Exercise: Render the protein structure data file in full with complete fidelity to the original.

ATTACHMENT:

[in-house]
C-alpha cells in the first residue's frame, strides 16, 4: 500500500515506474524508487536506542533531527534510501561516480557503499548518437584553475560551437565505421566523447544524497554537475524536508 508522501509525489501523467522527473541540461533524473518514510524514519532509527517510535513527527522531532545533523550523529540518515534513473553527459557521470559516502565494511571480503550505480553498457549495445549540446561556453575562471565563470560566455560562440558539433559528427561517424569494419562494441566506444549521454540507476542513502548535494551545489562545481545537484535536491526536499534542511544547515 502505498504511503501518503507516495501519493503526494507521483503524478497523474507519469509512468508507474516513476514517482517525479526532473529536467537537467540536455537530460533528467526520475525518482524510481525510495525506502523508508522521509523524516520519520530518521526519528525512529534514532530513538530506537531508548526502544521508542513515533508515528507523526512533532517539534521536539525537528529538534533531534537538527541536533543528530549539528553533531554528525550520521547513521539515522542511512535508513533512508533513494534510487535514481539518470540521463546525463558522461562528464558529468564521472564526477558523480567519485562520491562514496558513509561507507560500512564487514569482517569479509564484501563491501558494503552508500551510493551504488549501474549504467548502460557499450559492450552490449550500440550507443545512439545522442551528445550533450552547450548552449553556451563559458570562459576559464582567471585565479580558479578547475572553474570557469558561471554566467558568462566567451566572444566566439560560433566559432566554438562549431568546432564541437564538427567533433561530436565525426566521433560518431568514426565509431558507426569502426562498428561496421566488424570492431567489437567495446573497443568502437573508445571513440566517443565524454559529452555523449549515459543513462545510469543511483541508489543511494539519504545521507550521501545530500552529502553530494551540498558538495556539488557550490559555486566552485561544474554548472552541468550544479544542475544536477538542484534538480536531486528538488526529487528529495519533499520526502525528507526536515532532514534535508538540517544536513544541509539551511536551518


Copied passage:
[in-house]
C-alpha cells in the first residue's frame, strides 16, 4: 500500500515506474524508487536506542533531527534510501561516480557503499548518437584553475560551437565505421566523447544524497554537475524536508 508522501509525489501523467522527473541540461533524473518514510524514519532509527517510535513527527522531532545533523550523529540518515534513473553527459557521470559516502565494511571480503550505480553498457549495445549540446561556453575562471565563470560566455560562440558539433559528427561517424569494419562494441566506444549521454540507476542513502548535494551545489562545481545537484535536491526536499534542511544547515 502505498504511503501518503507516495501519493503526494507521483503524478497523474507519469509512468508507474516513476514517482517525479526532473529536467537537467540536455537530460533528467526520475525518482524510481525510495525506502523508508522521509523524516520519520530518521526519528525512529534514532530513538530506537531508548526502544521508542513515533508515528507523526512533532517539534521536539525537528529538534533531534537538527541536533543528530549539528553533531554528525550520521547513521539515522542511512535508513533512508533513494534510487535514481539518470540521463546525463558522461562528464558529468564521472564526477558523480567519485562520491562514496558513509561507507560500512564487514569482517569479509564484501563491501558494503552508500551510493551504488549501474549504467548502460557499450559492450552490449550500440550507443545512439545522442551528445550533450552547450548552449553556451563559458570562459576559464582567471585565479580558479578547475572553474570557469558561471554566467558568462566567451566572444566566439560560433566559432566554438562549431568546432564541437564538427567533433561530436565525426566521433560518431568514426565509431558507426569502426562498428561496421566488424570492431567489437567495446573497443568502437573508445571513440566517443565524454559529452555523449549515459543513462545510469543511483541508489543511494539519504545521507550521501545530500552529502553530494551540498558538495556539488557550490559555486566552485561544474554548472552541468550544479544542475544536477538542484534538480536531486528538488526529487528529495519533499520526502525528507526536515532532514534535508538540517544536513544541509539551511536551518